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Jul 06

THE FOUNDATIONS – “Baby Now That I’ve Found You”

Popular17 comments • 4,878 views

#239, 11th November 1967

THE FOUNDATIONS – “Baby Now That I’ve Found You”Few acts have got poorer from doing Motown knock-offs – at least since Motown themselves stopped doing stomp-stomp-clap (which would be round about now). The stomp here much outweighs the clap, and the big chugging riff just ups the stomp even more, to the point where the whimsical listener can hear glam future as well as soul past.

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Comments

  1. 1
    koganbot on 12 Jul 2006 #

    What happened to all the people who used to comment on Popular?

  2. 2
    Alan on 12 Jul 2006 #

    I do hope the new format hasn’t turned ppl away :-(

    is the commenting process off putting / much different?

  3. 3
    Tom on 13 Jul 2006 #

    I don’t think it is – you have to fill in maybe two more fields.

    The entries are getting plenty of hits, too. So where is everyone? Maybe it’s just that this is quite a boring run of hits.

  4. 4
    hipster on 15 Jul 2006 #

    This song – although I love it – is allllllways overdone at karaoke bars here in the US and yet you don’t hear nearly so much Motown. Kinda sad…

  5. 5
    Chris Brown on 21 Jul 2006 #

    This clearly isn’t the best chart-topper of 1967, but I think it might be the least pretentios. And you sort of have to admire that.

  6. 6
    Alan Trewartha on 21 Jul 2006 #

    less pretentious than “Puppet On A String”? good god man

  7. 7
    Chris Brown on 23 Jul 2006 #

    Well, I did say “might be”!

    But actually, after a bit of thought, I still sort of think so. I can’t completely explain why, but ‘Puppet On A String” is inane, which isn’t quite the same thing as unpretentious.

  8. 8
    rosie on 27 Jul 2006 #

    I just got lost for a while, that’s all. Moving Oop North (back to my roots), upgrading my operation system, bumming around on the beach, that sort of thing.

    But I’m back now that I’ve found my way in here. Presumably safe from the spammers, for a while?

  9. 9
    Doctor Mod on 3 Aug 2006 #

    “Puppet on a String” is inane but it doesn’t claim to be otherwise. It is inanity for inanity’s sake. Hence it is not pretentious. That bloody San Francisco song strikes a pose of love, truth, and freedom and all that–but it’s just about cashing in on a trend. Now that’s pretentious–and the song is inane to boot.

    “Baby Now That I’ve Found You” is a case of what you see (or at least hear) is what you get. No pretence, and if it is inane it is not cloying so.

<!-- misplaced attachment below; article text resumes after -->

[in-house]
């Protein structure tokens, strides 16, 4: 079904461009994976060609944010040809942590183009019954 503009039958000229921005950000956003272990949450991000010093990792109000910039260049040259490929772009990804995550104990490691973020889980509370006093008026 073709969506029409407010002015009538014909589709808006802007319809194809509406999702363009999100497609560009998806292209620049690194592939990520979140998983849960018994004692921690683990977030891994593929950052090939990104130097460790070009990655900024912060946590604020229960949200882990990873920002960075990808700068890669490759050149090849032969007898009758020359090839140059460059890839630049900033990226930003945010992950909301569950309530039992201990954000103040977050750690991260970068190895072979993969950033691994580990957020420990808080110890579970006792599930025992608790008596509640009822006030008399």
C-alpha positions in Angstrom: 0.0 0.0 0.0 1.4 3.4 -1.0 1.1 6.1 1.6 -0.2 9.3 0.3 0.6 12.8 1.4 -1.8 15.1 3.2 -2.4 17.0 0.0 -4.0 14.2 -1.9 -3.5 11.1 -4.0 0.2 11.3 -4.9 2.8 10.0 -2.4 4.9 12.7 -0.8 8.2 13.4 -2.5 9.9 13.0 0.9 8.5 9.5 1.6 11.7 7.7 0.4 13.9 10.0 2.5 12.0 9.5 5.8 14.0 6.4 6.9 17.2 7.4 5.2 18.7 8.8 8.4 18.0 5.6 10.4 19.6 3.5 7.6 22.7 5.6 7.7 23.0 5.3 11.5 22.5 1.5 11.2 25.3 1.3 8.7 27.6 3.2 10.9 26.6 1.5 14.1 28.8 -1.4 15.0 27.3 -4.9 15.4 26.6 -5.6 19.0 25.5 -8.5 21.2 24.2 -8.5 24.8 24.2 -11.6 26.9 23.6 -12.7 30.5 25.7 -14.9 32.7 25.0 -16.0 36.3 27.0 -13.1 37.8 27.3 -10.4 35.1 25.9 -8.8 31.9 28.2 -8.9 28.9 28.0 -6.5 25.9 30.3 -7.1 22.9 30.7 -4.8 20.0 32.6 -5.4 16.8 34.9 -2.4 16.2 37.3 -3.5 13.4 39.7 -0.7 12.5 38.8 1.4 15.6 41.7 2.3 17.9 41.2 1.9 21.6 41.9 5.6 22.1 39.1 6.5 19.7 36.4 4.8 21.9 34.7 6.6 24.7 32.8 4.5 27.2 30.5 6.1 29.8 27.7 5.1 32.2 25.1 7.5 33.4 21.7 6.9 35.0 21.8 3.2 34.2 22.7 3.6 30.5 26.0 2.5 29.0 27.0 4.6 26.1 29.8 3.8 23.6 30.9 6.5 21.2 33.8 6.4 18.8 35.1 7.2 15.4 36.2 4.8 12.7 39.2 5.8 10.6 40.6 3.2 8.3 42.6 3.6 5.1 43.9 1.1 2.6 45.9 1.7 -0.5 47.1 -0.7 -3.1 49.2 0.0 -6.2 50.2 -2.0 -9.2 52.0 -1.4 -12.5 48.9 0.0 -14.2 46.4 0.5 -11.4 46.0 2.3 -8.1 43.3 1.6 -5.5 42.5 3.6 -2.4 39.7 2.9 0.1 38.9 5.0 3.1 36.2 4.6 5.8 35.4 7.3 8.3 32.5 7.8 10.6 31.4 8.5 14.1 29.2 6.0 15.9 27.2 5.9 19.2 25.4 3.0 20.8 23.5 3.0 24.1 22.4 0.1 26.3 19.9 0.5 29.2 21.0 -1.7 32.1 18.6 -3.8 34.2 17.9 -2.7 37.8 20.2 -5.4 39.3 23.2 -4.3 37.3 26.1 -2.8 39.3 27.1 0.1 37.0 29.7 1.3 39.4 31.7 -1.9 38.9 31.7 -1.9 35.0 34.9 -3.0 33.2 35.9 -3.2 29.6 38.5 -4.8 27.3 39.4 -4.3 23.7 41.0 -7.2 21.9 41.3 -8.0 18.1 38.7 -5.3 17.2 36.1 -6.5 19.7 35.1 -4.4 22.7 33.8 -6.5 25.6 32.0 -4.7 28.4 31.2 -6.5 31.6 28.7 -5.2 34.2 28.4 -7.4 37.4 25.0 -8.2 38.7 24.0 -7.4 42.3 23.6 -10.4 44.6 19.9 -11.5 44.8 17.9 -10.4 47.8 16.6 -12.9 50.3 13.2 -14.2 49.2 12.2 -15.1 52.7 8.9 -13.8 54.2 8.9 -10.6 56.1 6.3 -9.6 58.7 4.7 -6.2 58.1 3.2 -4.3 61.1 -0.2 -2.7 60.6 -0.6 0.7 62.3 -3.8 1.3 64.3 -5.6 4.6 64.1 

And, hey, it’s got a great beat and you can dance to it–which is more than can be said for most of the number ones from around this time.

  10. 10
    Lena on 5 Nov 2006 #

    Some things are great because they are simple, but something tells me this song is more complex (musically) than I can explain.

  11. 11
    Waldo on 9 Nov 2009 #

    Great record, as was “Build Me Up Buttercup”, a title which today would probably have John Barrowman all a-quiver. The Foundations were a little gang of multi-racial lads who met up together in London coffee bars, and whilst BNTIFY was initially a flop, its re-release saw it storm to the top. I have been a bit puzzled as to why it should be considered simple. I don’t think it is. For me, it is a stonking good pop number from a group who were clearly out for a bit of fun and (ahem!) found it.

  12. 12
    rw on 2 Feb 2010 #

    I didn’t realize what a good song this is until I heard the amazingly moving version by Alison Krauss; the Foundations did a good job of hiding its excellence.

  13. 13
    RDMcNamara on 1 Apr 2011 #

    John The Postman would have been proud of the first five seconds of this…

  14. 14
    mapman132 on 16 Feb 2014 #

    One of the joys of playing through the list of old UK and US hits is the occasional moment of an unfamiliar song title morphing into familiar recognition (the “oh yeah, THAT song” moment). This was one of those for me. In fact it’s familiar enough it’s hard to believe this was only an #11 hit in the US. I also would’ve never guessed they were British, although the Motown-but-not-quite sound should’ve been a giveaway. I quite like it.

  15. 15
    lonepilgrim on 18 Apr 2016 #

    it’s definitely a stomper – it runs out of ideas lyrically and then repeats but there is a ramshackle enthusiasm to both vocals and instrumentation that carries it forward.

  16. 16
    Lazarus on 27 Mar 2017 #

    And today we bid adieu to lead singer Clem Curtis …

    http://www.bbc.co.uk/news/uk-england-essex-39410011

    Not that this site needs to become the music version of deathlist.net or anything, but it would be nice to have a new update sometime – there’s an absolute cracker waiting in the wings, after all .

    And #12 – yes I remember the Alison Krauss version that was played a bit on Radio 2 at the time … Jimmy Young played it, and said afterwards “a nice version – with one very annoying flat note!” (she sings a semi-tone down at one point)

  17. 17
    Jimmy the Swede on 28 Mar 2017 #

    Yes, goodbye and thanks to Clem Curtis. I actually thought that he sang on “Buttercup” too. Seems I was wrong. RIP.

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